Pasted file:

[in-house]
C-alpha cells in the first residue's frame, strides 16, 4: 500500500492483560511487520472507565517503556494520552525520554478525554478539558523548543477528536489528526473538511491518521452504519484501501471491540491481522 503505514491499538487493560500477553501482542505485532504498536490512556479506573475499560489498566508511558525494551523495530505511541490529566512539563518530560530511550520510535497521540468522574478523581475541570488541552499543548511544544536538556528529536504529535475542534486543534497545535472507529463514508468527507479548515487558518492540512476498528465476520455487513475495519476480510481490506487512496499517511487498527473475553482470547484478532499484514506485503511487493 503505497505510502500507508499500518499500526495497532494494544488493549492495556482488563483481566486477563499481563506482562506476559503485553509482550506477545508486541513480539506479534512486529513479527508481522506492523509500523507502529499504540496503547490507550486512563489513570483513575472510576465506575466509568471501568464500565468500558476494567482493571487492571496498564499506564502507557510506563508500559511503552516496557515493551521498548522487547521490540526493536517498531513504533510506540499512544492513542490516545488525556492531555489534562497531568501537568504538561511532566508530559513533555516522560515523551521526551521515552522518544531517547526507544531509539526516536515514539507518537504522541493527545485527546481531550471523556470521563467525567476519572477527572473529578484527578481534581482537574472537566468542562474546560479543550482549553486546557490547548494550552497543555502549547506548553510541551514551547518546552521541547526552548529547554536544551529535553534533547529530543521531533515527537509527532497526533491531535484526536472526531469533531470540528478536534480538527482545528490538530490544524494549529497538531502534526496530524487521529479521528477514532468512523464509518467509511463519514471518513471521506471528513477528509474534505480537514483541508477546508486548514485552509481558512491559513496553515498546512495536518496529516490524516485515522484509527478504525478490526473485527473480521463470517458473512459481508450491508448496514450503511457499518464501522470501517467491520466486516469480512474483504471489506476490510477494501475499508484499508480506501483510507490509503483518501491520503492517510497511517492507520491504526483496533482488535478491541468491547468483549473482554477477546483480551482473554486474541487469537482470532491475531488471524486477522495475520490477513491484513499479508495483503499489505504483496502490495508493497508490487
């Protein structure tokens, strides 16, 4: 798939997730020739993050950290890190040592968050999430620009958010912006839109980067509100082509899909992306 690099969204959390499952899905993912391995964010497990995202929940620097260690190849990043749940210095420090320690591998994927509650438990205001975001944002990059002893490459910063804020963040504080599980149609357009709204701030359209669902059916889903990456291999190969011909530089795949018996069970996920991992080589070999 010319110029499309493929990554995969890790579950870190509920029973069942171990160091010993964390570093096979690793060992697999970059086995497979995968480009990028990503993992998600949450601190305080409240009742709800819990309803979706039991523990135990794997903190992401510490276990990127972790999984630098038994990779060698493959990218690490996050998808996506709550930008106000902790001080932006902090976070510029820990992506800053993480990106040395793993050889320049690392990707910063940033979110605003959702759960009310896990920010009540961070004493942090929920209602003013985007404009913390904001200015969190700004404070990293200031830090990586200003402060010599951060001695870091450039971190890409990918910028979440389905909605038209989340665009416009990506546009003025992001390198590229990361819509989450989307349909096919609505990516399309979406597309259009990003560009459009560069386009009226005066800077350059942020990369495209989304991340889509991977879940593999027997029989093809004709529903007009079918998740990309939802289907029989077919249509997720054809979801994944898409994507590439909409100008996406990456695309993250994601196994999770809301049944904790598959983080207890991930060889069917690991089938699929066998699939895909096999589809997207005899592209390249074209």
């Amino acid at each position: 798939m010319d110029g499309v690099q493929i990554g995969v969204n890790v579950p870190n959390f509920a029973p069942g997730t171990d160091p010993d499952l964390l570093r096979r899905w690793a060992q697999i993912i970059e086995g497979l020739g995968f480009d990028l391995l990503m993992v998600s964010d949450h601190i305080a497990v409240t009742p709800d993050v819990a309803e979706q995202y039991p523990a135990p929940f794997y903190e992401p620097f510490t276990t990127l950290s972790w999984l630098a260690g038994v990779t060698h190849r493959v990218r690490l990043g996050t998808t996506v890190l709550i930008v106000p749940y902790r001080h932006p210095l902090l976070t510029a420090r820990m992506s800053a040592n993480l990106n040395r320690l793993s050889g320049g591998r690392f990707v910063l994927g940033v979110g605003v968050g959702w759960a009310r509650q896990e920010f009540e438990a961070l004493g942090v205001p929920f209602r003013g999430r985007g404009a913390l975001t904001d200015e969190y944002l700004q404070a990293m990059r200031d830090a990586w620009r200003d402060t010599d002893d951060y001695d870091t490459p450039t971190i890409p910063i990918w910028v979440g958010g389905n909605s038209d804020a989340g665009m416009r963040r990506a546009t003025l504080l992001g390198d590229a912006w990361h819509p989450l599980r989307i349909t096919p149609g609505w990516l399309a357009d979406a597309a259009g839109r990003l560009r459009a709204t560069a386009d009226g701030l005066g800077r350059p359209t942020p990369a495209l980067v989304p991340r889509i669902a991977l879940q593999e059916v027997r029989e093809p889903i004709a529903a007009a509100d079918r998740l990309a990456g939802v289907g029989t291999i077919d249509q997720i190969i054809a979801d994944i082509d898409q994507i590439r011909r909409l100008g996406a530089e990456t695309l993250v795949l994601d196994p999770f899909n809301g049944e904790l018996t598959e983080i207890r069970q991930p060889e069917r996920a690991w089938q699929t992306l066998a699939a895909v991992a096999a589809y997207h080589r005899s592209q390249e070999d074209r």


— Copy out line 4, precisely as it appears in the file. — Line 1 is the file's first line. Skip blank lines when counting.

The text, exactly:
């Amino acid at each position: 798939m010319d110029g499309v690099q493929i990554g995969v969204n890790v579950p870190n959390f509920a029973p069942g997730t171990d160091p010993d499952l964390l570093r096979r899905w690793a060992q697999i993912i970059e086995g497979l020739g995968f480009d990028l391995l990503m993992v998600s964010d949450h601190i305080a497990v409240t009742p709800d993050v819990a309803e979706q995202y039991p523990a135990p929940f794997y903190e992401p620097f510490t276990t990127l950290s972790w999984l630098a260690g038994v990779t060698h190849r493959v990218r690490l990043g996050t998808t996506v890190l709550i930008v106000p749940y902790r001080h932006p210095l902090l976070t510029a420090r820990m992506s800053a040592n993480l990106n040395r320690l793993s050889g320049g591998r690392f990707v910063l994927g940033v979110g605003v968050g959702w759960a009310r509650q896990e920010f009540e438990a961070l004493g942090v205001p929920f209602r003013g999430r985007g404009a913390l975001t904001d200015e969190y944002l700004q404070a990293m990059r200031d830090a990586w620009r200003d402060t010599d002893d951060y001695d870091t490459p450039t971190i890409p910063i990918w910028v979440g958010g389905n909605s038209d804020a989340g665009m416009r963040r990506a546009t003025l504080l992001g390198d590229a912006w990361h819509p989450l599980r989307i349909t096919p149609g609505w990516l399309a357009d979406a597309a259009g839109r990003l560009r459009a709204t560069a386009d009226g701030l005066g800077r350059p359209t942020p990369a495209l980067v989304p991340r889509i669902a991977l879940q593999e059916v027997r029989e093809p889903i004709a529903a007009a509100d079918r998740l990309a990456g939802v289907g029989t291999i077919d249509q997720i190969i054809a979801d994944i082509d898409q994507i590439r011909r909409l100008g996406a530089e990456t695309l993250v795949l994601d196994p999770f899909n809301g049944e904790l018996t598959e983080i207890r069970q991930p060889e069917r996920a690991w089938q699929t992306l066998a699939a895909v991992a096999a589809y997207h080589r005899s592209q390249e070999d074209r």